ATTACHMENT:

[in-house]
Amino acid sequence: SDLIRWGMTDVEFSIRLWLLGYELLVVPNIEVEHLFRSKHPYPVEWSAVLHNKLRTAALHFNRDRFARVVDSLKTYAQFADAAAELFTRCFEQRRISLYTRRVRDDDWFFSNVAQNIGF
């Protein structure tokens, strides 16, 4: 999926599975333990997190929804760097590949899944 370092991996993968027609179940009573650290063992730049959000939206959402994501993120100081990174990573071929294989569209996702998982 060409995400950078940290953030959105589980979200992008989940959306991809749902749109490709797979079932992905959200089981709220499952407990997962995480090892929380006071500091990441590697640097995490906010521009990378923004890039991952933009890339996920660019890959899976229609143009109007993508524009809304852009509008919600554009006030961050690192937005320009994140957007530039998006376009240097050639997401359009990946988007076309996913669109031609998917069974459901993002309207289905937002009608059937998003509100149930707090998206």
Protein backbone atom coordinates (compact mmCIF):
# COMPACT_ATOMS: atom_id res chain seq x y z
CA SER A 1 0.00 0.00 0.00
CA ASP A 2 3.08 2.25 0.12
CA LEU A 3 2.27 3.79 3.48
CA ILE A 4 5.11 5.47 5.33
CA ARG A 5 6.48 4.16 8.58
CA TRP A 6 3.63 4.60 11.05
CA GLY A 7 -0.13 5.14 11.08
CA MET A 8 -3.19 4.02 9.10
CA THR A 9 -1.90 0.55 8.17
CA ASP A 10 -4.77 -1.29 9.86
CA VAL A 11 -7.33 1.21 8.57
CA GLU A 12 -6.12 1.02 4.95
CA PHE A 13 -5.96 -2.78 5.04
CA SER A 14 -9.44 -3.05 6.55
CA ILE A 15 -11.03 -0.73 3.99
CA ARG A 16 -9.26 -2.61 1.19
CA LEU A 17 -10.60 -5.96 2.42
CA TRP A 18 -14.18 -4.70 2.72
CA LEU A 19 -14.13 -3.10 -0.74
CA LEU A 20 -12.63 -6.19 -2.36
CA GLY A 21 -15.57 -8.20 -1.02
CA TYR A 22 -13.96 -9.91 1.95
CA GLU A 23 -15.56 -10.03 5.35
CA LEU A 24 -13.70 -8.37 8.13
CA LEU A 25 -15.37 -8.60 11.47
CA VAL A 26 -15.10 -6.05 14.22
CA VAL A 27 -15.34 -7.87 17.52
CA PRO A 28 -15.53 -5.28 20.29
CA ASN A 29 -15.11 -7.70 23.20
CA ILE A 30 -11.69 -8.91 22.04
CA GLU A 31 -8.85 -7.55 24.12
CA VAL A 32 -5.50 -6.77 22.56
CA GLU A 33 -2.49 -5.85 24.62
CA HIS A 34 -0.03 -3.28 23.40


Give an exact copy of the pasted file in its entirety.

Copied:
[in-house]
Amino acid sequence: SDLIRWGMTDVEFSIRLWLLGYELLVVPNIEVEHLFRSKHPYPVEWSAVLHNKLRTAALHFNRDRFARVVDSLKTYAQFADAAAELFTRCFEQRRISLYTRRVRDDDWFFSNVAQNIGF
């Protein structure tokens, strides 16, 4: 999926599975333990997190929804760097590949899944 370092991996993968027609179940009573650290063992730049959000939206959402994501993120100081990174990573071929294989569209996702998982 060409995400950078940290953030959105589980979200992008989940959306991809749902749109490709797979079932992905959200089981709220499952407990997962995480090892929380006071500091990441590697640097995490906010521009990378923004890039991952933009890339996920660019890959899976229609143009109007993508524009809304852009509008919600554009006030961050690192937005320009994140957007530039998006376009240097050639997401359009990946988007076309996913669109031609998917069974459901993002309207289905937002009608059937998003509100149930707090998206």
Protein backbone atom coordinates (compact mmCIF):
# COMPACT_ATOMS: atom_id res chain seq x y z
CA SER A 1 0.00 0.00 0.00
CA ASP A 2 3.08 2.25 0.12
CA LEU A 3 2.27 3.79 3.48
CA ILE A 4 5.11 5.47 5.33
CA ARG A 5 6.48 4.16 8.58
CA TRP A 6 3.63 4.60 11.05
CA GLY A 7 -0.13 5.14 11.08
CA MET A 8 -3.19 4.02 9.10
CA THR A 9 -1.90 0.55 8.17
CA ASP A 10 -4.77 -1.29 9.86
CA VAL A 11 -7.33 1.21 8.57
CA GLU A 12 -6.12 1.02 4.95
CA PHE A 13 -5.96 -2.78 5.04
CA SER A 14 -9.44 -3.05 6.55
CA ILE A 15 -11.03 -0.73 3.99
CA ARG A 16 -9.26 -2.61 1.19
CA LEU A 17 -10.60 -5.96 2.42
CA TRP A 18 -14.18 -4.70 2.72
CA LEU A 19 -14.13 -3.10 -0.74
CA LEU A 20 -12.63 -6.19 -2.36
CA GLY A 21 -15.57 -8.20 -1.02
CA TYR A 22 -13.96 -9.91 1.95
CA GLU A 23 -15.56 -10.03 5.35
CA LEU A 24 -13.70 -8.37 8.13
CA LEU A 25 -15.37 -8.60 11.47
CA VAL A 26 -15.10 -6.05 14.22
CA VAL A 27 -15.34 -7.87 17.52
CA PRO A 28 -15.53 -5.28 20.29
CA ASN A 29 -15.11 -7.70 23.20
CA ILE A 30 -11.69 -8.91 22.04
CA GLU A 31 -8.85 -7.55 24.12
CA VAL A 32 -5.50 -6.77 22.56
CA GLU A 33 -2.49 -5.85 24.62
CA HIS A 34 -0.03 -3.28 23.40